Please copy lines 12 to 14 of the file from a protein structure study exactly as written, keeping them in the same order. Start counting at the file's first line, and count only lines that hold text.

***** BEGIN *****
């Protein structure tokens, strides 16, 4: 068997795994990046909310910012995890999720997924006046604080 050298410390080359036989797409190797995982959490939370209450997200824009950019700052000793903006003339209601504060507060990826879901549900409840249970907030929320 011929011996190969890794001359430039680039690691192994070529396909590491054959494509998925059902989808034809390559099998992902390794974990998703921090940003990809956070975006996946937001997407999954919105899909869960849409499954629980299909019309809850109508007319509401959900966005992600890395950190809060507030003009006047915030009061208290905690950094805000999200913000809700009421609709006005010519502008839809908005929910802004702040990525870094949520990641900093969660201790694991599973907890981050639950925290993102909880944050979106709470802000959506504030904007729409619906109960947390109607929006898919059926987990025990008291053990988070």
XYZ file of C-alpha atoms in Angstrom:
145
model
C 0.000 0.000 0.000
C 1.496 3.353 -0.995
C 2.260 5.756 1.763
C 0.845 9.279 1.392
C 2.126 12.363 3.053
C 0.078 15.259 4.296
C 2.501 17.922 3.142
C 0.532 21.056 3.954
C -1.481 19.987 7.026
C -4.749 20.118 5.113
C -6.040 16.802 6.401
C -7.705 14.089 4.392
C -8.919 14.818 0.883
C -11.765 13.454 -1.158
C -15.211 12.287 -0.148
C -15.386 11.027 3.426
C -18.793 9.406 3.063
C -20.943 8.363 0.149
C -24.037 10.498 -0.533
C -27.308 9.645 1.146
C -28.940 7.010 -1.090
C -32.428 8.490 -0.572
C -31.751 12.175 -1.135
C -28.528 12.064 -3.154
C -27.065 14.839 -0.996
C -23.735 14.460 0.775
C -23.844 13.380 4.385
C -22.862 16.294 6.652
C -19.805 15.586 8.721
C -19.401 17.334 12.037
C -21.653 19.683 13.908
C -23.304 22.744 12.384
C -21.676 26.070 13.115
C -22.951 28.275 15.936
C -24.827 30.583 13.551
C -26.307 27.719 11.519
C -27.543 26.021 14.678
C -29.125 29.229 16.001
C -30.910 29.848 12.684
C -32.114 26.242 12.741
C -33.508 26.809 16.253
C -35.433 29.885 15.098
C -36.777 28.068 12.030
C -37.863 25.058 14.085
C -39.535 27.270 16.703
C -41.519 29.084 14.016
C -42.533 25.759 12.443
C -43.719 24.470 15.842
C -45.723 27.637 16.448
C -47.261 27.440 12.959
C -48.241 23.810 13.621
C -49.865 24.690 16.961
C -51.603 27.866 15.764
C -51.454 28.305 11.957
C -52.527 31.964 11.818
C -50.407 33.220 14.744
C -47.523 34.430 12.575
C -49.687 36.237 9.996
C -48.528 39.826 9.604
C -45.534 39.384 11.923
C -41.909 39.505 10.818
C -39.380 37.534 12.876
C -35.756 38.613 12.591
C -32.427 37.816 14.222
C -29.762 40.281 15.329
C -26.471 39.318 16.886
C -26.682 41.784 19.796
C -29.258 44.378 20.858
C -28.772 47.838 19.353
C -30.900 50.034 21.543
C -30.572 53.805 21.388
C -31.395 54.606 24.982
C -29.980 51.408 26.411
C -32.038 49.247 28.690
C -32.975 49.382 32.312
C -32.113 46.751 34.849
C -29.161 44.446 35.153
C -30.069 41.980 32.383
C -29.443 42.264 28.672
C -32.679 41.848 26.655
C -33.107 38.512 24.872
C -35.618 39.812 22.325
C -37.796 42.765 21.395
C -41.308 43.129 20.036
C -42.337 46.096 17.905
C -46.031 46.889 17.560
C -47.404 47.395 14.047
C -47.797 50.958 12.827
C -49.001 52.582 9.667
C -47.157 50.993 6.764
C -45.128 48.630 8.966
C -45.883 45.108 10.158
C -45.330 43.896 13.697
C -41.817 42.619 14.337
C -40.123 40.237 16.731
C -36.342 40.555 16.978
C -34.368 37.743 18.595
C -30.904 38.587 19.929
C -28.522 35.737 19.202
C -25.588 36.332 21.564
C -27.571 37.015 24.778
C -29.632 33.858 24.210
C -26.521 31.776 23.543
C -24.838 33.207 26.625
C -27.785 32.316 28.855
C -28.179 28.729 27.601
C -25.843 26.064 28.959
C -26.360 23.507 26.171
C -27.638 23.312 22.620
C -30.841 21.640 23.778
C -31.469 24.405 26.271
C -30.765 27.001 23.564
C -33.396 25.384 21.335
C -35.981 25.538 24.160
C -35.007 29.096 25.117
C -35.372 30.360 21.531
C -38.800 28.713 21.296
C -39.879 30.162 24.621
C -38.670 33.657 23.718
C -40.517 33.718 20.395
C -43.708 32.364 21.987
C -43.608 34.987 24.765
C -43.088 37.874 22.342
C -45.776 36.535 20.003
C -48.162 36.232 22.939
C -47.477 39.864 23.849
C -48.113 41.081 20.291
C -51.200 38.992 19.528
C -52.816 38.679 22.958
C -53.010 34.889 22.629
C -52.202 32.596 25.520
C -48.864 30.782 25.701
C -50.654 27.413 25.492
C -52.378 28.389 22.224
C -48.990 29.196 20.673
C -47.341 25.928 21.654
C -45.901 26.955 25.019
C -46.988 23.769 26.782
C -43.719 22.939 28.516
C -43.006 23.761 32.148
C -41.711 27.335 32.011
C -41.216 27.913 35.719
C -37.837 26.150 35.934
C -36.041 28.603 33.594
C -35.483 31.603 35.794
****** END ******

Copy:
C 0.532 21.056 3.954
C -1.481 19.987 7.026
C -4.749 20.118 5.113